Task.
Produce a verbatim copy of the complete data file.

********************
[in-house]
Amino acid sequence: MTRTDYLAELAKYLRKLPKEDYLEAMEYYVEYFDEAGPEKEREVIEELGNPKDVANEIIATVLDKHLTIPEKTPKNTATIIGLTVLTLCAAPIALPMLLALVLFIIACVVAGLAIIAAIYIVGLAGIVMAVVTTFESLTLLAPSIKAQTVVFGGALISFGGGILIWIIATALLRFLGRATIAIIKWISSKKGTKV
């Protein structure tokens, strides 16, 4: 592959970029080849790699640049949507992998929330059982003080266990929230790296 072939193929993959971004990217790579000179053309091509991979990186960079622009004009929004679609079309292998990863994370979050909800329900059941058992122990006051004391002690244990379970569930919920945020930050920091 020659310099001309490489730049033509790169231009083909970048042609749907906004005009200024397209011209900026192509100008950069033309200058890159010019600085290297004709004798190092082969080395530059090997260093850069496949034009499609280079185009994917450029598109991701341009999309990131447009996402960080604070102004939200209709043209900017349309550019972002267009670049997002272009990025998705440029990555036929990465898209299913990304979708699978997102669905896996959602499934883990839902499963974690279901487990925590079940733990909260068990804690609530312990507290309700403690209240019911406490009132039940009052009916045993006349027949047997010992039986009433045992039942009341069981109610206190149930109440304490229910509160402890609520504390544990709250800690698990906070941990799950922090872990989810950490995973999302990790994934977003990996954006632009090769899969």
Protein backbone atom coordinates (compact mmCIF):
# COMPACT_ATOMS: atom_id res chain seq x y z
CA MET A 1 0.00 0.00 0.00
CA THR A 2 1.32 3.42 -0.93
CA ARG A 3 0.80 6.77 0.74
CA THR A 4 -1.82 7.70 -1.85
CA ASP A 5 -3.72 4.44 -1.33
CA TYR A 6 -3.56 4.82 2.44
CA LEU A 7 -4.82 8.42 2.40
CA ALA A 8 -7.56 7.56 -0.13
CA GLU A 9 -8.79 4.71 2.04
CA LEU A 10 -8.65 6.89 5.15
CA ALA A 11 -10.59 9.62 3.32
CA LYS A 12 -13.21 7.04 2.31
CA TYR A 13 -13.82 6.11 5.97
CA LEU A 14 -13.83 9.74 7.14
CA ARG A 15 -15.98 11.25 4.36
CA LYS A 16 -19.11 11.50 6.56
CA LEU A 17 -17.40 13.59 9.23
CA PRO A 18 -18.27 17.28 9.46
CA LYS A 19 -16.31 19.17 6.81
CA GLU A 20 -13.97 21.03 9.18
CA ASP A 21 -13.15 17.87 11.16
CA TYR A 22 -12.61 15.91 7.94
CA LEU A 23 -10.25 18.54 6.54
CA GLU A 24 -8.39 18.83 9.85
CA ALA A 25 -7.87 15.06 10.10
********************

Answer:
[in-house]
Amino acid sequence: MTRTDYLAELAKYLRKLPKEDYLEAMEYYVEYFDEAGPEKEREVIEELGNPKDVANEIIATVLDKHLTIPEKTPKNTATIIGLTVLTLCAAPIALPMLLALVLFIIACVVAGLAIIAAIYIVGLAGIVMAVVTTFESLTLLAPSIKAQTVVFGGALISFGGGILIWIIATALLRFLGRATIAIIKWISSKKGTKV
């Protein structure tokens, strides 16, 4: 592959970029080849790699640049949507992998929330059982003080266990929230790296 072939193929993959971004990217790579000179053309091509991979990186960079622009004009929004679609079309292998990863994370979050909800329900059941058992122990006051004391002690244990379970569930919920945020930050920091 020659310099001309490489730049033509790169231009083909970048042609749907906004005009200024397209011209900026192509100008950069033309200058890159010019600085290297004709004798190092082969080395530059090997260093850069496949034009499609280079185009994917450029598109991701341009999309990131447009996402960080604070102004939200209709043209900017349309550019972002267009670049997002272009990025998705440029990555036929990465898209299913990304979708699978997102669905896996959602499934883990839902499963974690279901487990925590079940733990909260068990804690609530312990507290309700403690209240019911406490009132039940009052009916045993006349027949047997010992039986009433045992039942009341069981109610206190149930109440304490229910509160402890609520504390544990709250800690698990906070941990799950922090872990989810950490995973999302990790994934977003990996954006632009090769899969």
Protein backbone atom coordinates (compact mmCIF):
# COMPACT_ATOMS: atom_id res chain seq x y z
CA MET A 1 0.00 0.00 0.00
CA THR A 2 1.32 3.42 -0.93
CA ARG A 3 0.80 6.77 0.74
CA THR A 4 -1.82 7.70 -1.85
CA ASP A 5 -3.72 4.44 -1.33
CA TYR A 6 -3.56 4.82 2.44
CA LEU A 7 -4.82 8.42 2.40
CA ALA A 8 -7.56 7.56 -0.13
CA GLU A 9 -8.79 4.71 2.04
CA LEU A 10 -8.65 6.89 5.15
CA ALA A 11 -10.59 9.62 3.32
CA LYS A 12 -13.21 7.04 2.31
CA TYR A 13 -13.82 6.11 5.97
CA LEU A 14 -13.83 9.74 7.14
CA ARG A 15 -15.98 11.25 4.36
CA LYS A 16 -19.11 11.50 6.56
CA LEU A 17 -17.40 13.59 9.23
CA PRO A 18 -18.27 17.28 9.46
CA LYS A 19 -16.31 19.17 6.81
CA GLU A 20 -13.97 21.03 9.18
CA ASP A 21 -13.15 17.87 11.16
CA TYR A 22 -12.61 15.91 7.94
CA LEU A 23 -10.25 18.54 6.54
CA GLU A 24 -8.39 18.83 9.85
CA ALA A 25 -7.87 15.06 10.10